A Stoic Response to Success

“Make sure you’re not made ‘Emperor,’ avoid that imperial stain. It can happen to you, so keep yourself simple, good, pure, saintly, plain, a friend of justice, god- fearing, gracious, affectionate, and strong for your proper work. Fight to remain the person that philosophy wished to make you. Revere the gods, and look after each other. Life is short— the fruit of this life is a good character and acts for the common good.” — Marcus Aurelius

It is difficult even to conceive of what life must have been like for Marcus Aurelius— he wasn’t born emperor, nor did he seek out the position. It was simply thrust upon him.

Nevertheless, he was suddenly one of the the richest men in the world, head of the most powerful army on earth, ruling over the largest empire in history, considered a god among men. It’s no wonder he wrote little messages like the one on top of this article to remind himself not to spin off the planet. Without them, he might have lost his sense of what was important— falling prey to the lies from all the people who needed things from him.

It’s also interesting to consider Marcus’s first move once being made emperor…He named his step-brother Lucius Verus to be co-emperor. He did not need to do this. He did not need to share this power, but he believed it was the right thing to do. And throughout his reign appears to have followed his own advice about success and loss perfectly: “To accept it without arrogance, to let it go with indifference.” Like a true Stoic, he treated success and failure the same—he was immune to the seduction of external events. For a Stoic, the only thing that matters is responding to whatever circumstances we are in with proper and virtuous action. As the Roman statesman Furius Camillus put it, “Holding great honors and powers did not exalt my spirits, nor did evil depress them.”

Similarly, when we experience success, we must make sure that it doesn’t change us—that we continue to maintain our character despite the temptation not to. Maybe you worked hard, you made some smart bets and here you are, successful. Maybe someone acquired your startup for an unbelievable sum. Maybe you’re an athlete and your team just won a championship. Maybe you’re a filmmaker and received a grant to have your film made. Maybe you just won a coveted award in your field.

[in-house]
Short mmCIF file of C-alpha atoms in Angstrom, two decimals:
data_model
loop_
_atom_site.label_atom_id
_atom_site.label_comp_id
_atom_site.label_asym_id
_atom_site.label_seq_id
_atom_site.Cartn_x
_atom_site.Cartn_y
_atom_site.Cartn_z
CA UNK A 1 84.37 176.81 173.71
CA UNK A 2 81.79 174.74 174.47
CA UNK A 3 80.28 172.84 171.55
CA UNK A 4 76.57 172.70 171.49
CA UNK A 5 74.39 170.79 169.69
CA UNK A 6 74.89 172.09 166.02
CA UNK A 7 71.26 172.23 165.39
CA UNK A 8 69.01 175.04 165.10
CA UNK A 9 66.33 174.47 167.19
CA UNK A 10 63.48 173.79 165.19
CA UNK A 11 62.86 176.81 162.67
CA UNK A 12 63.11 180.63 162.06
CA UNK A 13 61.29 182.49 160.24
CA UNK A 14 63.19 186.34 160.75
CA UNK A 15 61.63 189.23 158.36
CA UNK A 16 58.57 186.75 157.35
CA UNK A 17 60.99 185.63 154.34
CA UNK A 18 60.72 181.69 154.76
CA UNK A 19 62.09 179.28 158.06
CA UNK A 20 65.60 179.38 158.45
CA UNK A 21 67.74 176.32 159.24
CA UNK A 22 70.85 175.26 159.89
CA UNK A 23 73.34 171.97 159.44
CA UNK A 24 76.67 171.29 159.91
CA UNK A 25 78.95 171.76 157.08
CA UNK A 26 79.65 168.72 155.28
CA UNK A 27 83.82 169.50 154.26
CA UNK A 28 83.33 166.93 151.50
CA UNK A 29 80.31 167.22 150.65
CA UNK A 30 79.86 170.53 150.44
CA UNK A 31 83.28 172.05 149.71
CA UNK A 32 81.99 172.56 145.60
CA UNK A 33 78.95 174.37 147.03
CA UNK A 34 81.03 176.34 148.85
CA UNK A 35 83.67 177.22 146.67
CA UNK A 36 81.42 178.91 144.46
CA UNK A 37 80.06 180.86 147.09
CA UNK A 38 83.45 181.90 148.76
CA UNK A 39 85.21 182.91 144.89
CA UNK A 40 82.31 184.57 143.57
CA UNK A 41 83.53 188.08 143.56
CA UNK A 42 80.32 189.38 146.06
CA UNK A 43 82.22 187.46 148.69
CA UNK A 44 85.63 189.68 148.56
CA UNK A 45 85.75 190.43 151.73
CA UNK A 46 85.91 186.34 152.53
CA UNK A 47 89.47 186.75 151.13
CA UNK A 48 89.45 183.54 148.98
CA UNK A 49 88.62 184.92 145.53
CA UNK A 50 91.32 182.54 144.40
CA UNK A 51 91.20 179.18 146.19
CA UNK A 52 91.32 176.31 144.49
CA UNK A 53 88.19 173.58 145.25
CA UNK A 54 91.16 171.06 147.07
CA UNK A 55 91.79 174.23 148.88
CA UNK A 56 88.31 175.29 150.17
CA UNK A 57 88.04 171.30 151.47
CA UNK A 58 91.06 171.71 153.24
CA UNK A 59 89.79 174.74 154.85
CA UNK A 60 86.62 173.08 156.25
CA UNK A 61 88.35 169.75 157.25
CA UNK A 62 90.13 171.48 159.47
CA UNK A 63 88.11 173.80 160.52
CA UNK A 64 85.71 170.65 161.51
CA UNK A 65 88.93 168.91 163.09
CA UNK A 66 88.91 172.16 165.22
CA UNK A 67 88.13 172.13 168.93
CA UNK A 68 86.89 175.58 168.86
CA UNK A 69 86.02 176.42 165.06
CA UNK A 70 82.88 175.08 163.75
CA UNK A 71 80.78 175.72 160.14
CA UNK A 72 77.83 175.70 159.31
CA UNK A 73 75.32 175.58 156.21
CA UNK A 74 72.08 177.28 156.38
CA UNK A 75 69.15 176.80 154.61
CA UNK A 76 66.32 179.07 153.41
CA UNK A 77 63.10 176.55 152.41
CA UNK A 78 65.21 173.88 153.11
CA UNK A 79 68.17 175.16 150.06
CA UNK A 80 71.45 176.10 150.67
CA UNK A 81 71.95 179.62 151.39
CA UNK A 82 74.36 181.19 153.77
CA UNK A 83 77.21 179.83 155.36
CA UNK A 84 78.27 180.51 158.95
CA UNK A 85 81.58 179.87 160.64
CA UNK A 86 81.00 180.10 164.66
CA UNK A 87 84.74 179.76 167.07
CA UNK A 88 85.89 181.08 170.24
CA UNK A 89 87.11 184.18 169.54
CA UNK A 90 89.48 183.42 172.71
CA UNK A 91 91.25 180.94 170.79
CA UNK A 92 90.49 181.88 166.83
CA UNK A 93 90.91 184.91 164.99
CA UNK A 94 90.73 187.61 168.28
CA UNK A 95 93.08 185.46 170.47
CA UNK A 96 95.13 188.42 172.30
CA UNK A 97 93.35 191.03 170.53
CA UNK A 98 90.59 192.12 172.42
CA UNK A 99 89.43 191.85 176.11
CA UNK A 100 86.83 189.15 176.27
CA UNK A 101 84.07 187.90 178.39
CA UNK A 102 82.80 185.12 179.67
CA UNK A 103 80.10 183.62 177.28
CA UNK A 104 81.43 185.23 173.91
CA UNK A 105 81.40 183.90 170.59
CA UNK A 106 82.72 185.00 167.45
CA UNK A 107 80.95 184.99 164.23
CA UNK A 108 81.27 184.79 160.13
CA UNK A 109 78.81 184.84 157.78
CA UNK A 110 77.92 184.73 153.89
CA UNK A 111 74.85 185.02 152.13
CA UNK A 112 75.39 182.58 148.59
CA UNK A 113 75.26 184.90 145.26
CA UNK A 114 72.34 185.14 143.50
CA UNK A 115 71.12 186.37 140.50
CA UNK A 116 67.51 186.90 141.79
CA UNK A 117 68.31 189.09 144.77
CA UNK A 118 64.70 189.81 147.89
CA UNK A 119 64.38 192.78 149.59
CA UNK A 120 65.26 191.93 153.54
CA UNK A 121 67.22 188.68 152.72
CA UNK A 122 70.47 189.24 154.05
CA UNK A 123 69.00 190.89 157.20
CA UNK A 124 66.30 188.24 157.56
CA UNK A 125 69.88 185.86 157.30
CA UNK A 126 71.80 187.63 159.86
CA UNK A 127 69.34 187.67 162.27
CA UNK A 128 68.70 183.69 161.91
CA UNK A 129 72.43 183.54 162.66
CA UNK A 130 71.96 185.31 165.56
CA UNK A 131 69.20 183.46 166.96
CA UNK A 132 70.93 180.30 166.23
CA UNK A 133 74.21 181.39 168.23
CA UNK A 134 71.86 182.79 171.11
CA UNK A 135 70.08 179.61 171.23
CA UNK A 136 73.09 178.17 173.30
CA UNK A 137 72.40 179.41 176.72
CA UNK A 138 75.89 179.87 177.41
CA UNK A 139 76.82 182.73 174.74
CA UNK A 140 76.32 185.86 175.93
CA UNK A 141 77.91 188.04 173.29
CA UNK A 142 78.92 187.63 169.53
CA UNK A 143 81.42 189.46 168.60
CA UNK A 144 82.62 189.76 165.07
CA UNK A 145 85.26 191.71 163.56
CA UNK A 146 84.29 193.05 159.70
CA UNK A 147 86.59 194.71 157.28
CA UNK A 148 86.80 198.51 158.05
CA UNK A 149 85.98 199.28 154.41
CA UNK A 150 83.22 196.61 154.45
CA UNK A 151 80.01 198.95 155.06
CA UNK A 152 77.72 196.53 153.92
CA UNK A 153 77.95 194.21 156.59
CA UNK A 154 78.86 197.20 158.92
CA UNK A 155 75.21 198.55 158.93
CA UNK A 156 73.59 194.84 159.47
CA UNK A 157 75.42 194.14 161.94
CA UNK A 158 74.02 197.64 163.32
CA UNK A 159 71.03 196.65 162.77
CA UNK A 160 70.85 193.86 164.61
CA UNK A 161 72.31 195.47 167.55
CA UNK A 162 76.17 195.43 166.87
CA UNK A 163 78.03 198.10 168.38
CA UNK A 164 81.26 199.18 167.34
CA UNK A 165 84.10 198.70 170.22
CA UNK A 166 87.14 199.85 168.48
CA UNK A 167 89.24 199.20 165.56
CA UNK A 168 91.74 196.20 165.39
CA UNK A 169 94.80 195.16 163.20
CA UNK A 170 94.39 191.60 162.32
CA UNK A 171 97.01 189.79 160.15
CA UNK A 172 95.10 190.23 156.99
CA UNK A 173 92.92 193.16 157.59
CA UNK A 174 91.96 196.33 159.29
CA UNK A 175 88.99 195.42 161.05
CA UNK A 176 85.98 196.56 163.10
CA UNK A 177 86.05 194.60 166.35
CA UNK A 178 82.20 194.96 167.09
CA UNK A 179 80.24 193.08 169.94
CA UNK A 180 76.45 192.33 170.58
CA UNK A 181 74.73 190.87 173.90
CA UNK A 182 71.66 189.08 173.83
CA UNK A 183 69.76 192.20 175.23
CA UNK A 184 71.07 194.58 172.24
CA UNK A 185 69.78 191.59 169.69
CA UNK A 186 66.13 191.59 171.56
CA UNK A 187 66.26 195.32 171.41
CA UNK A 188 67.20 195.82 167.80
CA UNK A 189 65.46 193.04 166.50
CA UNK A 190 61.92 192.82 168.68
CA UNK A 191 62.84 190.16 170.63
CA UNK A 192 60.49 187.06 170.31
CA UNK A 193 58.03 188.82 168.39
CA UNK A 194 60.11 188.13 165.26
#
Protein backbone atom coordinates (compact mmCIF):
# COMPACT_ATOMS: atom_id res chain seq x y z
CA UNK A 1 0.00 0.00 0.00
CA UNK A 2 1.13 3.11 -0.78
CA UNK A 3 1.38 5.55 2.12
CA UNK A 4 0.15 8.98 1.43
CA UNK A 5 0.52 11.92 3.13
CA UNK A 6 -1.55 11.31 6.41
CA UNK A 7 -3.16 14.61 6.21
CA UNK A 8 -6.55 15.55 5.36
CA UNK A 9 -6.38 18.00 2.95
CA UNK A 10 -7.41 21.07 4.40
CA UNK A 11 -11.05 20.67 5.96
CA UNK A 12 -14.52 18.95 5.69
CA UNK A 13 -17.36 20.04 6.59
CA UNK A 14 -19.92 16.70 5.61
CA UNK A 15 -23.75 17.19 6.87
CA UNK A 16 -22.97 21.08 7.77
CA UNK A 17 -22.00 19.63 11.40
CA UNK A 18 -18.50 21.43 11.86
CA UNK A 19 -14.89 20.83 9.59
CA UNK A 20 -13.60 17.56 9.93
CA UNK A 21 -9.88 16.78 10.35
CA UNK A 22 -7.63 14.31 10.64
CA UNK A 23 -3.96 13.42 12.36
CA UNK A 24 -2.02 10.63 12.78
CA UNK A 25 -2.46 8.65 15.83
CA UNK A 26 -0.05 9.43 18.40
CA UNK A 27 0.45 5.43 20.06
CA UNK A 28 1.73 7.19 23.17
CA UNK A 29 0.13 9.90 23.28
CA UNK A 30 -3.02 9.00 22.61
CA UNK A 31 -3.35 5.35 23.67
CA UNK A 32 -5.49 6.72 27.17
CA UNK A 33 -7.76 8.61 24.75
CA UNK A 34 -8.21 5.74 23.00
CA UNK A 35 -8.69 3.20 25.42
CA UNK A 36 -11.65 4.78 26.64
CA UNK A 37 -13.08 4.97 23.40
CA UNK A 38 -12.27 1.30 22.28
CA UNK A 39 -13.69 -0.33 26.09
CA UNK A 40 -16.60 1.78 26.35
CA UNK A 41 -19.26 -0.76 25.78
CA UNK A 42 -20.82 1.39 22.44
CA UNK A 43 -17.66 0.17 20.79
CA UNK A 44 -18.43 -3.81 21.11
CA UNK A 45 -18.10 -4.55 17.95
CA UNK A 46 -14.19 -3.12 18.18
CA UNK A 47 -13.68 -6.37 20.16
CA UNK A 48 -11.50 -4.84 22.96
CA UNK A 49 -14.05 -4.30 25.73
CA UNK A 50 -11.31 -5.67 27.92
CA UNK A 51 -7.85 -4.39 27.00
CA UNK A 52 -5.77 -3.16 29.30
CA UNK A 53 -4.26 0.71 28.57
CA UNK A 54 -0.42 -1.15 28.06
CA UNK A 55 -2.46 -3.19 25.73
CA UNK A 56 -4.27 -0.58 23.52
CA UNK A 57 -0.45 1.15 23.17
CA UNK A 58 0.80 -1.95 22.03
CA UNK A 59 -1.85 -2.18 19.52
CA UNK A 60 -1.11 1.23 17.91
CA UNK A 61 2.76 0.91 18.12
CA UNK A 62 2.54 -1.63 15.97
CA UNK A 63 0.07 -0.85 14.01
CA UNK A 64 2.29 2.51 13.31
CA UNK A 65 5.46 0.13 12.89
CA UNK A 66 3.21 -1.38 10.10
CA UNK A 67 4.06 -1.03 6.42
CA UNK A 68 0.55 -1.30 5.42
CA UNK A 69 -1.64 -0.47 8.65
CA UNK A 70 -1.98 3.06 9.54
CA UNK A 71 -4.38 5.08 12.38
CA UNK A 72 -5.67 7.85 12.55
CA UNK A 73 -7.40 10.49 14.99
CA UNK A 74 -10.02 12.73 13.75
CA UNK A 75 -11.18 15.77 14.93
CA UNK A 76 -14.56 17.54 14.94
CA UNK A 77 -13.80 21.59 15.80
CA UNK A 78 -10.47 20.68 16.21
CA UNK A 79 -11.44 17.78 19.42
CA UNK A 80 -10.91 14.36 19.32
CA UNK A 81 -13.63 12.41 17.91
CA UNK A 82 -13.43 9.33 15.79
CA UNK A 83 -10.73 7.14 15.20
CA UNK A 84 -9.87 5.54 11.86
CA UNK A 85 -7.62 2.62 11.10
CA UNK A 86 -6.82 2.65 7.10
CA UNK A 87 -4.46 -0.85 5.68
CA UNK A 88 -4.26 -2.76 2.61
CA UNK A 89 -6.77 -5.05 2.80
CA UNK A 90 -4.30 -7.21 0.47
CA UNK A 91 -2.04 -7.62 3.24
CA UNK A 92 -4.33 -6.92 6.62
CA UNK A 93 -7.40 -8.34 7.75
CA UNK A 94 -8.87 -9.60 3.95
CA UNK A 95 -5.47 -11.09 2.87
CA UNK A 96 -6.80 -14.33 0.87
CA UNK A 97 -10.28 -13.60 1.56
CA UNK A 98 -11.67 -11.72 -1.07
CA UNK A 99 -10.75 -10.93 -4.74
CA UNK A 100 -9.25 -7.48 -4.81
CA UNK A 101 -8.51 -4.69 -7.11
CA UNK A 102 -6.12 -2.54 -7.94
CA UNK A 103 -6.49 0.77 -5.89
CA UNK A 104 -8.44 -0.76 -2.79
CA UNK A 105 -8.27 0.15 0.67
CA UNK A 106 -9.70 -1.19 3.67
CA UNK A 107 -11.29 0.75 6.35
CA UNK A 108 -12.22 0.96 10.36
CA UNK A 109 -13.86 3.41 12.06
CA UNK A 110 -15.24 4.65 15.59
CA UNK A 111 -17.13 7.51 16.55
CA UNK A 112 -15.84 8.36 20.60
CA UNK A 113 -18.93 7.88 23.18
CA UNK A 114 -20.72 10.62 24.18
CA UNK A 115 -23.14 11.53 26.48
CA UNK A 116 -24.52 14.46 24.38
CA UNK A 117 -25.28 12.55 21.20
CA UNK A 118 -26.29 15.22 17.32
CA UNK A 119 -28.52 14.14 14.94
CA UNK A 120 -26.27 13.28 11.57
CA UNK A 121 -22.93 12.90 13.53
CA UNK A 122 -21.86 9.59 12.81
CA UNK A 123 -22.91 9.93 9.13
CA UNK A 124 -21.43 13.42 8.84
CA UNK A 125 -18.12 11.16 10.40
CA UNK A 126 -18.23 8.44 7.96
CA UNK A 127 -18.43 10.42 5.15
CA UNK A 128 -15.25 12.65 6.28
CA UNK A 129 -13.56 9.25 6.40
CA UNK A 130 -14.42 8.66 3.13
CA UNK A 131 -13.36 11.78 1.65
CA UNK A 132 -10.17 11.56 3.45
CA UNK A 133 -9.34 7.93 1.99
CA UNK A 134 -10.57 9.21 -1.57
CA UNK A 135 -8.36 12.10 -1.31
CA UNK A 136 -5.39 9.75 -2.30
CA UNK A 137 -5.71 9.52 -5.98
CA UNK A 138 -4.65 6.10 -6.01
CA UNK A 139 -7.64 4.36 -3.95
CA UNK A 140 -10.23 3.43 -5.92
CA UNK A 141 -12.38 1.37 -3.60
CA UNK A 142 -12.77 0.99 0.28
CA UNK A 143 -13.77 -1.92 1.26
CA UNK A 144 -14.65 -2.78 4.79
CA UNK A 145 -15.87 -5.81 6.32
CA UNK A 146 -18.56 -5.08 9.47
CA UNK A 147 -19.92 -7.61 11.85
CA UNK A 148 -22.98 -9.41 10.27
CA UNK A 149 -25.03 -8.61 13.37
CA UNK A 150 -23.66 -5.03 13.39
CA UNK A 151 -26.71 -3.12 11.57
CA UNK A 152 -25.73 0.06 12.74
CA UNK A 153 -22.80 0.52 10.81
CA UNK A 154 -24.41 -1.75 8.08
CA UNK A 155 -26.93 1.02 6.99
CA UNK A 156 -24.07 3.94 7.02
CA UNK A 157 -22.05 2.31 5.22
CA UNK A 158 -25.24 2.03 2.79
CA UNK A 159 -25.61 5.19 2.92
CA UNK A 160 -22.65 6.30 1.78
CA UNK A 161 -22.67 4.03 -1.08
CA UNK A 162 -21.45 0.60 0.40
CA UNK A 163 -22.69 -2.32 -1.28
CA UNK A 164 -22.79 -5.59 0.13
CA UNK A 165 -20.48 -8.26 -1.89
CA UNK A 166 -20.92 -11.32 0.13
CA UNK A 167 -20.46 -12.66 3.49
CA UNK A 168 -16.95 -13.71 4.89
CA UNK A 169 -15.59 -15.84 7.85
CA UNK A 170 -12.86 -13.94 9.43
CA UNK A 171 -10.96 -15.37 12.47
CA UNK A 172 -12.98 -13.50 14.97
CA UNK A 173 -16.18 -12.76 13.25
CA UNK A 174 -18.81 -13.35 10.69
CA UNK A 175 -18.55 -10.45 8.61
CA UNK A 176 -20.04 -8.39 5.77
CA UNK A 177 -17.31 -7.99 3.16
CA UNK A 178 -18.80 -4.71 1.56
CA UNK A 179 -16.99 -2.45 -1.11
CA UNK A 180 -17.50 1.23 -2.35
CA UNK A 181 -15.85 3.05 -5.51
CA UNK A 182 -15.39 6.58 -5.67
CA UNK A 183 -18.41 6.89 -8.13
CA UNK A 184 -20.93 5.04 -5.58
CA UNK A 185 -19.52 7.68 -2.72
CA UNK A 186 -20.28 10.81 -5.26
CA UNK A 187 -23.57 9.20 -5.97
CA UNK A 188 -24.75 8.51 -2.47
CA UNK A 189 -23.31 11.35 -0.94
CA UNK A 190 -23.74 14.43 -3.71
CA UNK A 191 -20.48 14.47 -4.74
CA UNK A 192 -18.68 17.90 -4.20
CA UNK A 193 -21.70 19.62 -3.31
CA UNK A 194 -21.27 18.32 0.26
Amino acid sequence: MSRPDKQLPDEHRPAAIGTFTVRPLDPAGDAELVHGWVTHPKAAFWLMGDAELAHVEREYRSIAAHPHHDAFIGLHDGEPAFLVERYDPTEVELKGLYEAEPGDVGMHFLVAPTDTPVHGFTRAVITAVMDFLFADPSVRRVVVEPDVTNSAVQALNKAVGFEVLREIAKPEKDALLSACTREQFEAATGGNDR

It is in those moments that reason must lead the way no matter what good fortune comes along.

Part of what Marcus was actively fighting was conceit and pride. The problem with pride is that it blunts the instrument we need most—our mind. Our ability to learn, to adapt, to be flexible, to build relationships, all of this is dulled by pride. As Epictetus put it, “It is impossible for a person to begin to learn what he thinks he already knows.”

Humility is the antidote. It is the necessary ingredient to add in good times, when we are experiencing success and feeling on top of the world.

We need to remember the acronym H-AS OS—carved on David’s sword in the Caravaggio painting David with the Head of Goliath. It stands for humilitas occidit superbiam. Humility kills pride. It’s a line from St. Augustine, but Caravaggio, known for his beautiful, haunting realistic works, was a kindred spirit of the Stoics. (He himself carried a knife inscribed with nec spe, nec metu, “Without hope, without fear.”)

This idea that humility kills dangerous pride is at the core of Stoic philosophy. Seneca experimented with poverty so his wealth didn’t change him or become a burden. Cato would walk outside bareheaded and barefoot, an appearance far below his station so he wasn’t corrupted by success and power.

These actions—and the meditations and words they poured over—kill pride. And we seek to kill pride before it kills the things we love, before it gets us into trouble that might even kill us.

And before you go, one final thing. Remember that the most permanent thing is impermanence. Success, money, power, fame, influence—these are ephemeral. As is our very existences on this planet. That there’s real wisdom to be found in the notion that you’re a speck in the universe’s broad history, and that your time is limited. Accept that it is, and you’ll open yourself up to a clarity—and possibly even a contentment—that you didn’t know. And that clarity will bring you to ataraxia: the tranquility and the freedom from disturbance by external things—the fruit of philosophy according to Epictetus.


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